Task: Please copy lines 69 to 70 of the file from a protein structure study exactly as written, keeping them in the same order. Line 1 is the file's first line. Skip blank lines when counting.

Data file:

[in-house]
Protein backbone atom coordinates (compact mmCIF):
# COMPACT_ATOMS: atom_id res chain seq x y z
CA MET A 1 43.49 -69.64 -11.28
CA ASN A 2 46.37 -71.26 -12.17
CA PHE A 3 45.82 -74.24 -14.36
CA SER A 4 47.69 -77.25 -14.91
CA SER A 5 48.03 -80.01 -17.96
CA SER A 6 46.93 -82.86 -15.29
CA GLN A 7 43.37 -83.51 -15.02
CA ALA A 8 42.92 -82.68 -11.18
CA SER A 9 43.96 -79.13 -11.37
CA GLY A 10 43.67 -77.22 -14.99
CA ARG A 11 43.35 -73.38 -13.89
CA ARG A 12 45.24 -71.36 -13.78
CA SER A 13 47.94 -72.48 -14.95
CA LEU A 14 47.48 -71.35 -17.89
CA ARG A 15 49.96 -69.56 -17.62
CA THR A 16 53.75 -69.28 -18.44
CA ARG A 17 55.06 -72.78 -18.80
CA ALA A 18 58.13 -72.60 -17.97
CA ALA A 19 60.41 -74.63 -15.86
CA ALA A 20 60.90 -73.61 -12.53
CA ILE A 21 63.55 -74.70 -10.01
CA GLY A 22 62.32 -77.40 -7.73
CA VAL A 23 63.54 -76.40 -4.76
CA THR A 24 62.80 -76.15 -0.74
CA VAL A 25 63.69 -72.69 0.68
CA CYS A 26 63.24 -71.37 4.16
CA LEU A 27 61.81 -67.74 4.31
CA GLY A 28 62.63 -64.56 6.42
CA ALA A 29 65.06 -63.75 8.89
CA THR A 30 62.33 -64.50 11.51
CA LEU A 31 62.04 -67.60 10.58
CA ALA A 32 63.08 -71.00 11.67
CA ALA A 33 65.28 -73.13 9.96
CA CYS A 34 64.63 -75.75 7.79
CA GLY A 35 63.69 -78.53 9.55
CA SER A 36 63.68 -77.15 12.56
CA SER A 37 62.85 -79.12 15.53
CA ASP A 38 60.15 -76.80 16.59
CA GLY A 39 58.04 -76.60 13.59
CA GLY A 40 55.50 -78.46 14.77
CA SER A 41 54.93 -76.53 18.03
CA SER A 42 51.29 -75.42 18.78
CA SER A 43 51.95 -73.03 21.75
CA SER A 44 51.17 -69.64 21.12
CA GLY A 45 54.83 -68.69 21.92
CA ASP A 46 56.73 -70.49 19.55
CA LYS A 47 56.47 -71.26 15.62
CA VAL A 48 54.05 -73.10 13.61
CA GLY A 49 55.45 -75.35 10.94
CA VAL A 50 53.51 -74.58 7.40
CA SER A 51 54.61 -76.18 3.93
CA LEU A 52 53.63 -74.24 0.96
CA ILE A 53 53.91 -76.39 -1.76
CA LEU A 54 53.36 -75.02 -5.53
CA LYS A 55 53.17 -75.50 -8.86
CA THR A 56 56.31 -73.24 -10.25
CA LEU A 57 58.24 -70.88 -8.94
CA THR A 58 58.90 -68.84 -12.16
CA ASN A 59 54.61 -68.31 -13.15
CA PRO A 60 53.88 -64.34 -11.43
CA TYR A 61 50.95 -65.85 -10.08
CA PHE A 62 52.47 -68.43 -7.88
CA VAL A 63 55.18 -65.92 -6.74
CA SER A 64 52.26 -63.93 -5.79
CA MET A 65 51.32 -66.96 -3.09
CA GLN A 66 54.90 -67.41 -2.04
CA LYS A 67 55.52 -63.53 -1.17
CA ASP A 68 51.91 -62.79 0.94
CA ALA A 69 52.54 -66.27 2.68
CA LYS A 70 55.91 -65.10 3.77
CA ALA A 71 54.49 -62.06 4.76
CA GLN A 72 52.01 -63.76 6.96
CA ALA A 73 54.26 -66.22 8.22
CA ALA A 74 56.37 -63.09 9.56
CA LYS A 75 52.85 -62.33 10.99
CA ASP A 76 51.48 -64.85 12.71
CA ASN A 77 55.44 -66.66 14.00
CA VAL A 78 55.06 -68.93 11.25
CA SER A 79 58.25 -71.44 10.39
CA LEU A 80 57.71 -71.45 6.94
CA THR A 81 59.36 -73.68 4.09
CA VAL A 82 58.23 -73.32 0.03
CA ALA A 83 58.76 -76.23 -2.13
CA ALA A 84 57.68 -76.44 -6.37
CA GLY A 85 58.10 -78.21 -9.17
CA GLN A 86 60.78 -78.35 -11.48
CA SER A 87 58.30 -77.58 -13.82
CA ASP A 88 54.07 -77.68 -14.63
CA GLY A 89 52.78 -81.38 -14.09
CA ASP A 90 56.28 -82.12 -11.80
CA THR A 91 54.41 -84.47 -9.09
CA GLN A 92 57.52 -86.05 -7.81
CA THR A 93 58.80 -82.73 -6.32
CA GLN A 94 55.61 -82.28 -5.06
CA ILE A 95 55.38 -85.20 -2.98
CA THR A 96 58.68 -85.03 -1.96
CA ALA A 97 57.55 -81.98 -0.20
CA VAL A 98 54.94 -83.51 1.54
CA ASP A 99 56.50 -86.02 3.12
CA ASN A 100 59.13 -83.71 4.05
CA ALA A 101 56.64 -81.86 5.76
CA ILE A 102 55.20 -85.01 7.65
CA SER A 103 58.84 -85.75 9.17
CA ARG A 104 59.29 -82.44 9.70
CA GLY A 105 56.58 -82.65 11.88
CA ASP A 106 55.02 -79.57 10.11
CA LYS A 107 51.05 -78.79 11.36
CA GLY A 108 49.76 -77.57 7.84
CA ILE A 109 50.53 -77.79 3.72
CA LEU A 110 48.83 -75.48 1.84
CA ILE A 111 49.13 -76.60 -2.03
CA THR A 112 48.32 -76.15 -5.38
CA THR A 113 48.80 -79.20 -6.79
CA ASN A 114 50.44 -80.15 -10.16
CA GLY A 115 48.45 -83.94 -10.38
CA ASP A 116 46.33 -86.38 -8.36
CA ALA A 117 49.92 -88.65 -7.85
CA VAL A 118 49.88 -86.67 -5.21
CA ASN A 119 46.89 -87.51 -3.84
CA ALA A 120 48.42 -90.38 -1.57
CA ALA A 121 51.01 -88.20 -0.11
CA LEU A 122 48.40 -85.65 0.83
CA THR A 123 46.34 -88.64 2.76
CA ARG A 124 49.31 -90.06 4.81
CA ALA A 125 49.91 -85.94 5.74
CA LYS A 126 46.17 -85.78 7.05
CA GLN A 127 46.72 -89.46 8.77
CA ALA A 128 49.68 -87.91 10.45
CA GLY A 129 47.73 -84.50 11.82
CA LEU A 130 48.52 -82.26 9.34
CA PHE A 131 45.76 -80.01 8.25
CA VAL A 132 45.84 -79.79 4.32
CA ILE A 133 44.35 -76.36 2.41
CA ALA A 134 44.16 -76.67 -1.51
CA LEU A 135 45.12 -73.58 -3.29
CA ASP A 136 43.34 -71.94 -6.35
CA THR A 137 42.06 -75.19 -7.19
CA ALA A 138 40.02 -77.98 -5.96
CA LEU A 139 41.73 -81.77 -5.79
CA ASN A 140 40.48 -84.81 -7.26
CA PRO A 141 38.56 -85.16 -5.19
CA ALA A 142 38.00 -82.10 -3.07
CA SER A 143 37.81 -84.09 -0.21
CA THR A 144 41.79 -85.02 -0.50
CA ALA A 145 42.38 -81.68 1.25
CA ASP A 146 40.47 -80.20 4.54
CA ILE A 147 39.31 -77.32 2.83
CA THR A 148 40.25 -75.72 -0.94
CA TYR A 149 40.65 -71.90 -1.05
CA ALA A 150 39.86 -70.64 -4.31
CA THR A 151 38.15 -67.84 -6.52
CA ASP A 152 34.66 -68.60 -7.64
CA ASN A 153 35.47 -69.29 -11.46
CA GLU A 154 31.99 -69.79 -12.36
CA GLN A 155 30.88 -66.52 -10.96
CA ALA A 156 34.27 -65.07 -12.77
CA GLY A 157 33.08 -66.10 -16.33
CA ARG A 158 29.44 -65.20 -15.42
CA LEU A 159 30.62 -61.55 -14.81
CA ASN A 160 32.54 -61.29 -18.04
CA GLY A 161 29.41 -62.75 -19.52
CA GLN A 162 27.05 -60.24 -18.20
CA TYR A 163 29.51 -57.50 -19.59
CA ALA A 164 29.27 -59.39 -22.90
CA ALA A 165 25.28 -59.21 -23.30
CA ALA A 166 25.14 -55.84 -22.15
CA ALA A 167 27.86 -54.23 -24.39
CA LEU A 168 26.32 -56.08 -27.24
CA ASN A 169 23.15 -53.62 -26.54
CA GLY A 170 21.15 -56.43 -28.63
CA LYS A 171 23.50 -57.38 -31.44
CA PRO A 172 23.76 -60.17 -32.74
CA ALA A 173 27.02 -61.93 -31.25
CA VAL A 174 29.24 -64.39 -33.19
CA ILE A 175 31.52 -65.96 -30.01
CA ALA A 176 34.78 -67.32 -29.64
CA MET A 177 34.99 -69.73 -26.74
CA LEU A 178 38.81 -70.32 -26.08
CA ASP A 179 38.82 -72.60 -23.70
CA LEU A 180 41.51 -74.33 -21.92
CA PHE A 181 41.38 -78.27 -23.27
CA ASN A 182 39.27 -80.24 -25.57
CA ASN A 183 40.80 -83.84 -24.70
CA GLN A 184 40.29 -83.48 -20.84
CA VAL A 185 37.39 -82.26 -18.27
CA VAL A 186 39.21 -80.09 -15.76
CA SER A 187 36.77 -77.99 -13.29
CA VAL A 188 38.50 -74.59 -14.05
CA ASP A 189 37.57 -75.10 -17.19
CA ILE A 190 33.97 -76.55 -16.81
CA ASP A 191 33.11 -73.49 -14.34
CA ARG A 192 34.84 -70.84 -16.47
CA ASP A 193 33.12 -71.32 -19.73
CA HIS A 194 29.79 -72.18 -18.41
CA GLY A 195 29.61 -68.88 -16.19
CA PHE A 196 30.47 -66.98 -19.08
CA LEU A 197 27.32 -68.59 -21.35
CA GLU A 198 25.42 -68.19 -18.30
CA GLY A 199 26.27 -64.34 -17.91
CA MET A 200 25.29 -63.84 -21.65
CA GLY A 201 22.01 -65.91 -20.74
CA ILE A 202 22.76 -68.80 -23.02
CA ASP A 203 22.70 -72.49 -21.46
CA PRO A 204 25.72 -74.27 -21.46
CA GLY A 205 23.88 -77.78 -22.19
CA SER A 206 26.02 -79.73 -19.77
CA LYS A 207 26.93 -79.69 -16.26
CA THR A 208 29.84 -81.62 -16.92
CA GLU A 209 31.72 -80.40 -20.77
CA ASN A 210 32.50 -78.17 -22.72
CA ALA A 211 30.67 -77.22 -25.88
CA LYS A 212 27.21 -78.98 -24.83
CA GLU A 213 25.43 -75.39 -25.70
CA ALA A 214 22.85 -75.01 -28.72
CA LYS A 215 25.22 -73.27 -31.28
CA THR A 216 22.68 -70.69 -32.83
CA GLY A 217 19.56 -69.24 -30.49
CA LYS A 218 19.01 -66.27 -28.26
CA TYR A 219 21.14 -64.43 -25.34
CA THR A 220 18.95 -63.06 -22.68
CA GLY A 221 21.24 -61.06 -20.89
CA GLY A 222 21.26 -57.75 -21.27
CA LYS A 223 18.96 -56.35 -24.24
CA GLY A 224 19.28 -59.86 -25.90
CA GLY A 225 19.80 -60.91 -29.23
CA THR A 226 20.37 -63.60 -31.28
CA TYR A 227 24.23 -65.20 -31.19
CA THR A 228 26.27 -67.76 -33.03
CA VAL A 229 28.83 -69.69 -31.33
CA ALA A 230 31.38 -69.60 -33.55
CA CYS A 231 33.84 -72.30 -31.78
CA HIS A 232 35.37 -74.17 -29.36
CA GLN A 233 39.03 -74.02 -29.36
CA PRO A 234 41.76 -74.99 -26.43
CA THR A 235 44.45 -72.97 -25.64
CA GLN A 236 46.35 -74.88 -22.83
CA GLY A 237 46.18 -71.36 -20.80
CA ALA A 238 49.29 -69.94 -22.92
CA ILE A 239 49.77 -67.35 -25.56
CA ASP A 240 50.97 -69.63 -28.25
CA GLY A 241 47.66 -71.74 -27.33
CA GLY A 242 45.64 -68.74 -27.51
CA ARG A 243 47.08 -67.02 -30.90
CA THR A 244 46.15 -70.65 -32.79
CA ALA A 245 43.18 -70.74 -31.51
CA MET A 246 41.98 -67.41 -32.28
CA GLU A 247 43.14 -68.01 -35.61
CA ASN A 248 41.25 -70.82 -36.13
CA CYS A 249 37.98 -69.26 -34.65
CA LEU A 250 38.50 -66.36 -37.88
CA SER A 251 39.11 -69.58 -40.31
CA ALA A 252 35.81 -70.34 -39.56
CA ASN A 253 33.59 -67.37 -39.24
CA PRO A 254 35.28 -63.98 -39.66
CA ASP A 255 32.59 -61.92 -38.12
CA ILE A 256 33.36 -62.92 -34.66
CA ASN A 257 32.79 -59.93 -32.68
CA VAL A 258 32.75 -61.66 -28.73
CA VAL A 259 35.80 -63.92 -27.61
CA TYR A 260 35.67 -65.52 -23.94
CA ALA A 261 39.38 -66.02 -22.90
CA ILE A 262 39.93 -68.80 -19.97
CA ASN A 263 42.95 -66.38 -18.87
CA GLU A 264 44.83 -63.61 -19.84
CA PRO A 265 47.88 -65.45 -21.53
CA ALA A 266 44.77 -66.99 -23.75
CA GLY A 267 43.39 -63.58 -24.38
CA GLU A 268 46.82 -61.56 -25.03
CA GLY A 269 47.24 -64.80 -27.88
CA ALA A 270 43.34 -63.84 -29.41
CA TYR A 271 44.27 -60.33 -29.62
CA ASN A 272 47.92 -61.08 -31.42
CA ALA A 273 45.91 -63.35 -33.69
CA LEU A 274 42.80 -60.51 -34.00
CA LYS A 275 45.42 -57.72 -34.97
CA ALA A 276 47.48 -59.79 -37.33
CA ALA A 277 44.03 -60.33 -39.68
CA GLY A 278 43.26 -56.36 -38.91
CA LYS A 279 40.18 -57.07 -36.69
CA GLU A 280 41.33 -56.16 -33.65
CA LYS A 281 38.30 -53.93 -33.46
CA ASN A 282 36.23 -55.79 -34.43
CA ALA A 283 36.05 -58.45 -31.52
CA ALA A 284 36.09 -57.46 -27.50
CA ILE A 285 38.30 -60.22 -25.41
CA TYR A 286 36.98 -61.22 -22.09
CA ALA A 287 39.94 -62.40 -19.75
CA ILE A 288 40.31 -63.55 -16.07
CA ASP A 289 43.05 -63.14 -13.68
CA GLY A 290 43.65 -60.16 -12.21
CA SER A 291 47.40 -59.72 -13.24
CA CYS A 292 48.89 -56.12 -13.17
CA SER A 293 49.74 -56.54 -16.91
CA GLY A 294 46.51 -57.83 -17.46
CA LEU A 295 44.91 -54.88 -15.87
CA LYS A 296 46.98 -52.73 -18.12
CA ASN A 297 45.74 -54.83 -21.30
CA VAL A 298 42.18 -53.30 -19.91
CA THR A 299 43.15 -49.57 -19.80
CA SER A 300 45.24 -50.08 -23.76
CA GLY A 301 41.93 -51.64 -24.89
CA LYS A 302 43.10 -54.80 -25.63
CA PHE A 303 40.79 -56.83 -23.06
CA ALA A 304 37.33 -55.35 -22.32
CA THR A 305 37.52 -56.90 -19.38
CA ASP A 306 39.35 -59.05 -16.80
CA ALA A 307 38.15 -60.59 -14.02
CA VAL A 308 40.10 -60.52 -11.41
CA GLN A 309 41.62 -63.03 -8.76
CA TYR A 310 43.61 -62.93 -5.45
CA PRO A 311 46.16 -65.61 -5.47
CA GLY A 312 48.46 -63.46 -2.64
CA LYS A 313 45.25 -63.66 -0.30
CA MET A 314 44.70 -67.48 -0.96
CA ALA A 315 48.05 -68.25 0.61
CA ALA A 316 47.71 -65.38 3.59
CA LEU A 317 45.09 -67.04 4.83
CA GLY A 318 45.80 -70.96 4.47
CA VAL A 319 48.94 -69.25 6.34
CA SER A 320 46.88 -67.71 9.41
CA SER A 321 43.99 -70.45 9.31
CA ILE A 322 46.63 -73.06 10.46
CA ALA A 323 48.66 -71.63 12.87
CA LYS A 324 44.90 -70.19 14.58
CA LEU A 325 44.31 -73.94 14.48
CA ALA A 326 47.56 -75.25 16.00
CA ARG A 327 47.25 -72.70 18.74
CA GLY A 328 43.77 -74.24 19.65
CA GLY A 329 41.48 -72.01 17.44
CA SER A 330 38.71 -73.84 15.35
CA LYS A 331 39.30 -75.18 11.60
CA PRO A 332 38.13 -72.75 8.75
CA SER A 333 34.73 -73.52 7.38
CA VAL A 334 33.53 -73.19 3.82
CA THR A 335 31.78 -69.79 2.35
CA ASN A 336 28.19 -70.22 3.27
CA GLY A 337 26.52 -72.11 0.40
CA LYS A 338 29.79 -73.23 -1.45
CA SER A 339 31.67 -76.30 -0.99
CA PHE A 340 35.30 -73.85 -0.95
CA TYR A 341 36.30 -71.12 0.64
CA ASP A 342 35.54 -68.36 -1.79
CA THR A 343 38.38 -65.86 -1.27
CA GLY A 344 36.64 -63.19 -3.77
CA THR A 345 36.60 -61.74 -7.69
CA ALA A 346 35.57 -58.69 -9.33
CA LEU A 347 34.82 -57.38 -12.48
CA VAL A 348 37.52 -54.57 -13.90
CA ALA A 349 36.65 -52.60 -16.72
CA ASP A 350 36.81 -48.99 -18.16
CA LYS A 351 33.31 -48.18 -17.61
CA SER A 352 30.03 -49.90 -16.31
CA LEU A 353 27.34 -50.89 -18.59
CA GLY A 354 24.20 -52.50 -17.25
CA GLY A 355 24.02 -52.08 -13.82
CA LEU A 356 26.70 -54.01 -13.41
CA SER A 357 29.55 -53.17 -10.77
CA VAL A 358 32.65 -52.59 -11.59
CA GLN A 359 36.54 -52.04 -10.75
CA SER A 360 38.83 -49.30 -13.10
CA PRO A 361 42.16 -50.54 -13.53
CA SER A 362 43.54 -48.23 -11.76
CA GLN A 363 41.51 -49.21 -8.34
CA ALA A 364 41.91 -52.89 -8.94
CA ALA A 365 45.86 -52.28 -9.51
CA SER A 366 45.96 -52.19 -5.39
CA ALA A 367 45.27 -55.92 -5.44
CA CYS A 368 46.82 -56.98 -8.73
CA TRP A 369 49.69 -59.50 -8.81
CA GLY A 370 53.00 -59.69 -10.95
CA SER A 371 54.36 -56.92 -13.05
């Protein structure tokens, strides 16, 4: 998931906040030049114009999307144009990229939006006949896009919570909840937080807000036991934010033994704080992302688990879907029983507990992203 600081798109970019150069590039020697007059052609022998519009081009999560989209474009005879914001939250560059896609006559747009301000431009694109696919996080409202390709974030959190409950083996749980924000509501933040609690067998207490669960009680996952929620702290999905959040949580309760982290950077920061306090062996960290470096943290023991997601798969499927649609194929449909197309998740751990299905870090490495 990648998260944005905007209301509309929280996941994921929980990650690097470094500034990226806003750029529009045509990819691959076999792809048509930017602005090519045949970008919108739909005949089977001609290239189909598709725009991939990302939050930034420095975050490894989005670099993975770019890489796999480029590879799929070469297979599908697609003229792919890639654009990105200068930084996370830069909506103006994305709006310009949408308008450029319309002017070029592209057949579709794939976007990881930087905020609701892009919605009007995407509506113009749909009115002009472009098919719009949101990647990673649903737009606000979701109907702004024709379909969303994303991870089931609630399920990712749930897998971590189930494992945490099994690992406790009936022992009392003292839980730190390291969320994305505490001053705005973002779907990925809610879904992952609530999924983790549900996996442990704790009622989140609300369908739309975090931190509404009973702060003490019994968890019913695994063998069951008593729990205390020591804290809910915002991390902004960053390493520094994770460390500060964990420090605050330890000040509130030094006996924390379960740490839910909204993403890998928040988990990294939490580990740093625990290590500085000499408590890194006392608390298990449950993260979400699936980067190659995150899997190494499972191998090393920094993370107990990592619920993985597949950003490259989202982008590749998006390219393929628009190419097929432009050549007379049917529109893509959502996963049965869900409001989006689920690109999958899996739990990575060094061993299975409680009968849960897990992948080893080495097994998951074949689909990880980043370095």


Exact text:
CA GLN A 66 54.90 -67.41 -2.04
CA LYS A 67 55.52 -63.53 -1.17